Why is that? It is because most people have convinced themselves that modern totalitarianism no longer exists. The Bush administration has said so itself. Everybody remembers the notorious National Security statement of 2002—the statement that became infamous for declaring somewhat idiotically (because some things are better left unsaid) a policy of pre-emptive war. But the really scandalous part of that statement said: "For most of the 20th century, the world was divided by a great struggle over ideas: destructive totalitarian visions versus freedom and equality. That great struggle is over."
Wrong! The totalitarian visions live on. Only, instead of being called fascism or some other name from the past, the visions of the present are called radical Islamism and Baathism and suchlike, with doctrines duly descended from their European progenitors—the totalitarianism of the modern Muslim world. All the talk about WMD has been hugely misleading, in this respect. As the NRA likes to say, WMD don't kill people; mass totalitarian movements kill people (sometimes using WMD, but more often, not). But our mayor's language of foreign policy has prohibited us from saying so.
What was the reason for the war in Iraq? Sept. 11 was the reason. At least to my mind it was. Sept. 11 showed that totalitarianism in its modern Muslim version was not going to stop at slaughtering millions of Muslims, and hundreds of Israelis, and attacking the Indian government, and blowing up American embassies. The totalitarian manias were rising, and the United States itself was now in danger. A lot of people wanted to respond, as any mayor would do, by rounding up a single Bad Guy, Osama.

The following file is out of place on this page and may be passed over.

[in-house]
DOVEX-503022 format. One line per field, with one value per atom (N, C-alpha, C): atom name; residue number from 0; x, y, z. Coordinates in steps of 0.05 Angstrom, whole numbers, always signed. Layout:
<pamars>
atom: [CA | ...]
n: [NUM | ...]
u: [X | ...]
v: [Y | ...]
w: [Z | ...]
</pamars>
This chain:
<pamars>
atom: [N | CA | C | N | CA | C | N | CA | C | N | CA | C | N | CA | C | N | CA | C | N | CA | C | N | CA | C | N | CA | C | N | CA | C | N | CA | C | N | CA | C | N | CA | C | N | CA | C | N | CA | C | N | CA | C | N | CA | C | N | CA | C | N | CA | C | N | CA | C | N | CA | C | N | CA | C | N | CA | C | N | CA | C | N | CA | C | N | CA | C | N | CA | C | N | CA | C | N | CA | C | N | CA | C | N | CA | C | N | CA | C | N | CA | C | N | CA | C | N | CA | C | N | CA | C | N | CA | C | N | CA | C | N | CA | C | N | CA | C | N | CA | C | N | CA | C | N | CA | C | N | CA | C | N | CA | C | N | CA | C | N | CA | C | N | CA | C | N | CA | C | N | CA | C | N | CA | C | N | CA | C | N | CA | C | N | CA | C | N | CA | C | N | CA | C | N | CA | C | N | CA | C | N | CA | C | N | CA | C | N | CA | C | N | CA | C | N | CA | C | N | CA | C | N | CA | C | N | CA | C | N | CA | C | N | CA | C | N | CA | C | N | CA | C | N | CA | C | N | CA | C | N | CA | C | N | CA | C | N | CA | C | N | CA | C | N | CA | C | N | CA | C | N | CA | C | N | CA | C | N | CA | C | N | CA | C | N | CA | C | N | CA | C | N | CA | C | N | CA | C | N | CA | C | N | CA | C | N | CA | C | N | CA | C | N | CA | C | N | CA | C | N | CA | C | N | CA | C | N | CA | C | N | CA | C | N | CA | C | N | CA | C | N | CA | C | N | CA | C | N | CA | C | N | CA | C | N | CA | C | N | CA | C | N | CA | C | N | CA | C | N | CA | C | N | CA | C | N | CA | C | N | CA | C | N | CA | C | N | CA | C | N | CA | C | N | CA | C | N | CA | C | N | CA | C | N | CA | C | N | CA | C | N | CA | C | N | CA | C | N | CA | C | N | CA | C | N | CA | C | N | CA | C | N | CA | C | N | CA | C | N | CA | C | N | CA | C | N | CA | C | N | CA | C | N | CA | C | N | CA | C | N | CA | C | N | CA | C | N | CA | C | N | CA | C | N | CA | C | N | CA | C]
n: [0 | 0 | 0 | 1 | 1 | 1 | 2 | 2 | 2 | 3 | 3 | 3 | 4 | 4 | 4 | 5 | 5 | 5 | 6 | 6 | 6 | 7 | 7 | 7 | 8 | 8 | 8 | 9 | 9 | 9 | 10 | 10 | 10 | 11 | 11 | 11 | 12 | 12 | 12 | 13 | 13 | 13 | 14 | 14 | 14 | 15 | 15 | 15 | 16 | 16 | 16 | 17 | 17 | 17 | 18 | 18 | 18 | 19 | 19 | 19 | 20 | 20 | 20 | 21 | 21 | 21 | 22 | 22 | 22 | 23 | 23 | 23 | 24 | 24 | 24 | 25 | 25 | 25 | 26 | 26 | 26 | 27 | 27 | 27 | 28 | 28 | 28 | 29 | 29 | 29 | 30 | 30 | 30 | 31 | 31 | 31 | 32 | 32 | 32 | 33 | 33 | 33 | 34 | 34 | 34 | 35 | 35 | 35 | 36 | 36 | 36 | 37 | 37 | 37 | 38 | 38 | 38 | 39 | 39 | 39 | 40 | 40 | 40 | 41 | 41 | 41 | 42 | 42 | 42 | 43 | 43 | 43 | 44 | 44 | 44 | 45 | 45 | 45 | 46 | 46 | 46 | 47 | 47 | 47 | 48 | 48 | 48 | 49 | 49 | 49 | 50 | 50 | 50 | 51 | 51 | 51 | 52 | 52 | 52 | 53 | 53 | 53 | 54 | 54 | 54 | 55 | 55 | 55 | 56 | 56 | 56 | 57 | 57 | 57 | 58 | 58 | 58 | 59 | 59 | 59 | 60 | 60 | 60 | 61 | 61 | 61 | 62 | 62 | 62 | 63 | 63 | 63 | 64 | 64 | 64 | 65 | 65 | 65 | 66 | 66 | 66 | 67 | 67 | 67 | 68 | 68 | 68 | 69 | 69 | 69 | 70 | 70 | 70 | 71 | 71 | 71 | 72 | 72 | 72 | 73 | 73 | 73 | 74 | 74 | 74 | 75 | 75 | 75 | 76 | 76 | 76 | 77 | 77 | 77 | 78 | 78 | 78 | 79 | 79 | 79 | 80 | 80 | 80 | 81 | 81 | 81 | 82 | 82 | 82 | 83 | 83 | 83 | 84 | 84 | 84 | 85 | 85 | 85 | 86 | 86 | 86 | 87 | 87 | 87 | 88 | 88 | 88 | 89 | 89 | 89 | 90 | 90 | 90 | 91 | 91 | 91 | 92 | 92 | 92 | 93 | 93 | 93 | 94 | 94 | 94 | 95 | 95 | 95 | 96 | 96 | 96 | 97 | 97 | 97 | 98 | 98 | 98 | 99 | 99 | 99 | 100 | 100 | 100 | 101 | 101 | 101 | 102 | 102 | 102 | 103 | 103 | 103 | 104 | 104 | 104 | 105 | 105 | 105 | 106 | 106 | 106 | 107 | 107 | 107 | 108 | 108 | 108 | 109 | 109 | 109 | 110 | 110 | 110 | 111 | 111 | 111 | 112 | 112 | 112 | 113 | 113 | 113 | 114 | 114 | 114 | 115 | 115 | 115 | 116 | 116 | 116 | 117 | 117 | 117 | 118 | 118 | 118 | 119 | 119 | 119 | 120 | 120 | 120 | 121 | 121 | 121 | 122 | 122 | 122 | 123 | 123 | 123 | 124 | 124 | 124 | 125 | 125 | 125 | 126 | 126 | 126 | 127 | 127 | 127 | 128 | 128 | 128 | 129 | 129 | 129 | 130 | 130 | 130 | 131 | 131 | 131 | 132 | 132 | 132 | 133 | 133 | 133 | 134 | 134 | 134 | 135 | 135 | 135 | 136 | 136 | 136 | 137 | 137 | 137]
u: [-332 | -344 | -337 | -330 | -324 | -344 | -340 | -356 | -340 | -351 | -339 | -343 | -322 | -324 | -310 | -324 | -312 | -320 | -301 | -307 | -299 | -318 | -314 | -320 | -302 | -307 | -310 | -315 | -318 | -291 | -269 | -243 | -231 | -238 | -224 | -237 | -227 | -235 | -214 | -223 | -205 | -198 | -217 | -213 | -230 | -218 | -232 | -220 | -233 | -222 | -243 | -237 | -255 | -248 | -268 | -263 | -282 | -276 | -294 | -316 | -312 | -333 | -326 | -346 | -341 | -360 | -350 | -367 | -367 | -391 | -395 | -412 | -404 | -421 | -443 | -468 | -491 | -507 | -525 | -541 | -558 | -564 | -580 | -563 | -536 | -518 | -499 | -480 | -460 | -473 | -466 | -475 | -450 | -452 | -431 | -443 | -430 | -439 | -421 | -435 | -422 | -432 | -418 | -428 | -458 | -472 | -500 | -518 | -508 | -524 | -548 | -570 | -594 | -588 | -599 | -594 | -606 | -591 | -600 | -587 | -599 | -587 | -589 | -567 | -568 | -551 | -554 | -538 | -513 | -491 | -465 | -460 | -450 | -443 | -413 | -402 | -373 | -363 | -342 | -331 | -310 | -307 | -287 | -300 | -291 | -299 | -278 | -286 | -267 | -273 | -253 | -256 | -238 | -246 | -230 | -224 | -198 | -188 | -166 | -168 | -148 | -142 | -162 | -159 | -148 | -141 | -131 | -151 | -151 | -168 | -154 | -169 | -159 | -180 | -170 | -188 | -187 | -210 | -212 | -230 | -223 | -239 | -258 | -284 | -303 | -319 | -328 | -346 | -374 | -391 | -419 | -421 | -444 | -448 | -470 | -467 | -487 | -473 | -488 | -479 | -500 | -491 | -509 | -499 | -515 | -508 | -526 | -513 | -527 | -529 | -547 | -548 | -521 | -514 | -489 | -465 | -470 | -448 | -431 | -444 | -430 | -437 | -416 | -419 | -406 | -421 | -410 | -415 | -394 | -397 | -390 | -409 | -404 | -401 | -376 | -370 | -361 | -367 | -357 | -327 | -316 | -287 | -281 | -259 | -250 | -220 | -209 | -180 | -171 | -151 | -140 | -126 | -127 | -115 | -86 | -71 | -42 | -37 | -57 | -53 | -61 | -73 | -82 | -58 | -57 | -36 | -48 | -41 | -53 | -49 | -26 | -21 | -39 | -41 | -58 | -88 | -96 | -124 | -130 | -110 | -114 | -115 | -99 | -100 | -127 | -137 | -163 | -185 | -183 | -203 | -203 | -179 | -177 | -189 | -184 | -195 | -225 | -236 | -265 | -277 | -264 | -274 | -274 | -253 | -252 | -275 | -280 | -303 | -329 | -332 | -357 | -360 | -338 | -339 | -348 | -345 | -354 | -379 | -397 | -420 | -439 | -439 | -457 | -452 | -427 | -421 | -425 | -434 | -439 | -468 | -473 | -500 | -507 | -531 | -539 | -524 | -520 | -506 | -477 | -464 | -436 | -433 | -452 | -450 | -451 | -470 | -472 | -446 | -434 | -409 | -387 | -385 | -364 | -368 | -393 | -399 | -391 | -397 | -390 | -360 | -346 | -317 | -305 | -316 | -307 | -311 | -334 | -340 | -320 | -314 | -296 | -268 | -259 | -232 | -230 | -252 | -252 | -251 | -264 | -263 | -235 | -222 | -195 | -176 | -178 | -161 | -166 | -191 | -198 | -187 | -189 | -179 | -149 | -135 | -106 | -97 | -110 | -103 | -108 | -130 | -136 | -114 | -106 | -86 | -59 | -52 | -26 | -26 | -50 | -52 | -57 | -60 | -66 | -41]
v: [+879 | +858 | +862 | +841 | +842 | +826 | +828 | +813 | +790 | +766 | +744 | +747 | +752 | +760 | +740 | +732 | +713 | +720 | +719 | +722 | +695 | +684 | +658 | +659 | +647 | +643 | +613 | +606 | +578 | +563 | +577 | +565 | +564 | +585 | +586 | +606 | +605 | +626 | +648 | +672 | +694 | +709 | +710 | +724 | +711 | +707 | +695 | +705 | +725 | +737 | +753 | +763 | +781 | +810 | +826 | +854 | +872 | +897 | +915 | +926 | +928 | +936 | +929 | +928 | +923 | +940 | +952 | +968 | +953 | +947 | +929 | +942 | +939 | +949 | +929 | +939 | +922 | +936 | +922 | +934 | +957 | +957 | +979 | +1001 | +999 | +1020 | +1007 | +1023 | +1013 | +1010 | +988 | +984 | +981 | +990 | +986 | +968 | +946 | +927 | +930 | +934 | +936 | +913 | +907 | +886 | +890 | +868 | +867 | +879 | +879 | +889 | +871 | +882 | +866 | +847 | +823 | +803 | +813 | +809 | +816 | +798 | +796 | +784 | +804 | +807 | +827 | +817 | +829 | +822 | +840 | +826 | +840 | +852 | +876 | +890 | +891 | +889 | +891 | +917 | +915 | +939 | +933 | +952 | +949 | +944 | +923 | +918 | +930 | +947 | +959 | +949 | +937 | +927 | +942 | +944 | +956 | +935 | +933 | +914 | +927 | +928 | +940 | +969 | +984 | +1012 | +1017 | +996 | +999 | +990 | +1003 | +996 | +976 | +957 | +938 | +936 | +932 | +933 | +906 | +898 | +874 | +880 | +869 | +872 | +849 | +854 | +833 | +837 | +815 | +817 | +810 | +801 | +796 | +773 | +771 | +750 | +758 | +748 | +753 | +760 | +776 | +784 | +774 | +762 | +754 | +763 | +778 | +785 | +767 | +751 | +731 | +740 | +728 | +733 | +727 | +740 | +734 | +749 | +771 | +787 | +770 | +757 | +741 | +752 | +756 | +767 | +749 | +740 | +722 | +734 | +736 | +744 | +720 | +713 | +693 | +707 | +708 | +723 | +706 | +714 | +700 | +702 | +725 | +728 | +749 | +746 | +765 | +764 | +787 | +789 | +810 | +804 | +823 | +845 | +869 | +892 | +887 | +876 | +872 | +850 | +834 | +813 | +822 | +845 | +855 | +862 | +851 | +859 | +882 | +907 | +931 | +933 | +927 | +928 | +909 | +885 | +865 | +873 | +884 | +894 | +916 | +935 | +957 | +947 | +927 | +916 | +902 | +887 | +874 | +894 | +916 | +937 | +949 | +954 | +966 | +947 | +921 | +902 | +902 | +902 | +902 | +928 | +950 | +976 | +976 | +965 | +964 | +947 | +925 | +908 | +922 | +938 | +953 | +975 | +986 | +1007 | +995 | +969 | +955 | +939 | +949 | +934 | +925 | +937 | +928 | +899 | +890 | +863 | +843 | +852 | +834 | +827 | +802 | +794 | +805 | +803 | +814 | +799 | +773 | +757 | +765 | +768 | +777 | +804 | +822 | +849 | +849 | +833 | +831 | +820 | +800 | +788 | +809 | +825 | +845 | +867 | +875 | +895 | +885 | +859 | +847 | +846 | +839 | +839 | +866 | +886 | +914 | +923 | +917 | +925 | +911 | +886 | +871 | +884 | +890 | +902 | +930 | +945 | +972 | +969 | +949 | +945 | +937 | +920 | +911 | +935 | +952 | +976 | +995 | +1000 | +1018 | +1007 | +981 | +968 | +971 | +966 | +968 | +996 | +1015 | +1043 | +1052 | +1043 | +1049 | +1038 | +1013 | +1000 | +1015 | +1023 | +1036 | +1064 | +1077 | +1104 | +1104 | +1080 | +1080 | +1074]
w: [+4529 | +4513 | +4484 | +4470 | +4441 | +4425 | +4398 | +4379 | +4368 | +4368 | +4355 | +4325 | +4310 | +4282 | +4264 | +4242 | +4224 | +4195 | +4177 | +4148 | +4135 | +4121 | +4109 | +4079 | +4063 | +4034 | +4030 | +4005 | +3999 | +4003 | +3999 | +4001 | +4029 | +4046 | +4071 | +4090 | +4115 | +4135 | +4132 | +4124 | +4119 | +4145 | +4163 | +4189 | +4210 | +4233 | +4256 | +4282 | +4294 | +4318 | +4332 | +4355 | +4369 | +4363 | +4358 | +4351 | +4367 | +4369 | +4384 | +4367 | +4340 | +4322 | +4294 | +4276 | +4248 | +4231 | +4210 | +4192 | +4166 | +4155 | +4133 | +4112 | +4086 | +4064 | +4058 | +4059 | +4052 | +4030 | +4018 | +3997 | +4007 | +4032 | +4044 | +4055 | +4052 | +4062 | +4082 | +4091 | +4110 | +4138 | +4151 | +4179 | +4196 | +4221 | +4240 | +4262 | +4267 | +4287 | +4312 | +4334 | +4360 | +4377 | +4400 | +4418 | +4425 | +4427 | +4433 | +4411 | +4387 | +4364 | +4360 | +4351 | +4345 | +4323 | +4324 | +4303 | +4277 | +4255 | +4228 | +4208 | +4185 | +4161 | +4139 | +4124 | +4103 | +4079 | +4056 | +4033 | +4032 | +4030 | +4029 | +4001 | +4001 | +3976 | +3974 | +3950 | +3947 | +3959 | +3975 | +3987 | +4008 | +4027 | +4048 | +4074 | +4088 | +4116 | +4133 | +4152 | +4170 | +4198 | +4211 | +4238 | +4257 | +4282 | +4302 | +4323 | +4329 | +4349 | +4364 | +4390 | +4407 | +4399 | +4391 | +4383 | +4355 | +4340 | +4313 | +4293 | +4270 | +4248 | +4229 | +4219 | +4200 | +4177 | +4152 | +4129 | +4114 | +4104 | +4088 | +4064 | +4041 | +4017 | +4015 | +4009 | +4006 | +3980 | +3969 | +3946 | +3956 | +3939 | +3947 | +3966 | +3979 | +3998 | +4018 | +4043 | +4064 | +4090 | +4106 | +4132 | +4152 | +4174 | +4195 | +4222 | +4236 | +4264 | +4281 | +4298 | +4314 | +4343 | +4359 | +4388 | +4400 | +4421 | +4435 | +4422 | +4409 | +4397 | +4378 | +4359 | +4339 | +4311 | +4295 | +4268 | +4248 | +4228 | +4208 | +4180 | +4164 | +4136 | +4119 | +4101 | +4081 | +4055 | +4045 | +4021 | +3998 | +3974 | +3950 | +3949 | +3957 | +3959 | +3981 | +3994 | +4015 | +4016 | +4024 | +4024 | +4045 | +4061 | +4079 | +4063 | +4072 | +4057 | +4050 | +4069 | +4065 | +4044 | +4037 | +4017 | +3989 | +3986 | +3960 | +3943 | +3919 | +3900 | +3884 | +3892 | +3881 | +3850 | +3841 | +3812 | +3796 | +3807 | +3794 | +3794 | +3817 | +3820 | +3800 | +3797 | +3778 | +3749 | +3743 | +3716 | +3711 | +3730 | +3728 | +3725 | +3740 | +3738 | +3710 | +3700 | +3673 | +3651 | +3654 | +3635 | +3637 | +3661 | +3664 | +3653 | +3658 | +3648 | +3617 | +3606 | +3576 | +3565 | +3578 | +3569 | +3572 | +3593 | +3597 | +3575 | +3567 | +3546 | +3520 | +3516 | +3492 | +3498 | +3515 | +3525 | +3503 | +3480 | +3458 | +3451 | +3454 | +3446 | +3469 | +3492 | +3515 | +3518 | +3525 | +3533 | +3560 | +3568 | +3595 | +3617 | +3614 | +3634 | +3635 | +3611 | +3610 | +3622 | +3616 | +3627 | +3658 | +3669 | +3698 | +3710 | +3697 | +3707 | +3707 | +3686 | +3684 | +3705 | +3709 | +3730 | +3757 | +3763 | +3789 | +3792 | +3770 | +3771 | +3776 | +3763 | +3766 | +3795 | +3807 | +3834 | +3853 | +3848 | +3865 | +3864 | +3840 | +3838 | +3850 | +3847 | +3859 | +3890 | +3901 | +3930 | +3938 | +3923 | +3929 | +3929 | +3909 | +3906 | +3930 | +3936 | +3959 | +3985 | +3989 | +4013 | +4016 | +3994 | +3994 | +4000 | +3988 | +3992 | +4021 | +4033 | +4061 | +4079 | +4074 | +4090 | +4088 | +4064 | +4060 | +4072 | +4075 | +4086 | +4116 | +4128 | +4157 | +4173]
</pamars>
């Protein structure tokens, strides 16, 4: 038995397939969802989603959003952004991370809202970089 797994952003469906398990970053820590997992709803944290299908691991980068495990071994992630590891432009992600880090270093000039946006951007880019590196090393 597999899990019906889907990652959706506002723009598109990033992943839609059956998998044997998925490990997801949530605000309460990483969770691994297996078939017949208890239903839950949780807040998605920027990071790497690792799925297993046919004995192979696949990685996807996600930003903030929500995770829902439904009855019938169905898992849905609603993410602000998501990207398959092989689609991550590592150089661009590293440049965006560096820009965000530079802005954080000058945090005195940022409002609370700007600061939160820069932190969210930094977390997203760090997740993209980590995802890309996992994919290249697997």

But Sept. 11 did not come from a single Bad Guy—it was a product of the larger totalitarian wave, and the only proper response was to comprehend the size and depth of that larger wave, and find ways to begin rolling it back, militarily and otherwise—mostly otherwise. To roll it back for our own sake, and everyone else's sake, Muslims' especially. Iraq, with its somewhat antique variation of the Muslim totalitarian idea, was merely a place to begin, after Afghanistan, with its more modern variation.
But I haven't responded to what everyone else has said, or said anything about non-military ways to go about this. I promise to do so tomorrow.
Paul Berman is the author of Terror and Liberalism and The Passion of Joschka Fischer, which is forthcoming in the spring. Thomas L. Friedman is the foreign affairs columnist for the New York Times and most recently the author of Longitudes and Attitudes. Christopher Hitchens is a columnist for Vanity Fair and a regular contributor toSlate. His most recent book is A Long Short War: The Postponed Liberation of Iraq. Fred Kaplan writes the "War Stories" column for Slateand is the author of The Wizards of Armageddon. George Packer is a staff writer for The New Yorker, where his article about the occupation recently appeared. He is working on a book about America in Iraq. Kenneth M. Pollack is a fellow at the Brookings Institution and author of The Threatening Storm: The Case for Invading Iraq. Jacob Weisberg is editor of Slate and co-author, with Robert E. Rubin, of In an Uncertain World. Fareed Zakaria is editor of Newsweek International and the author of The Future of Freedom: Illiberal Democracy at Home and Abroad.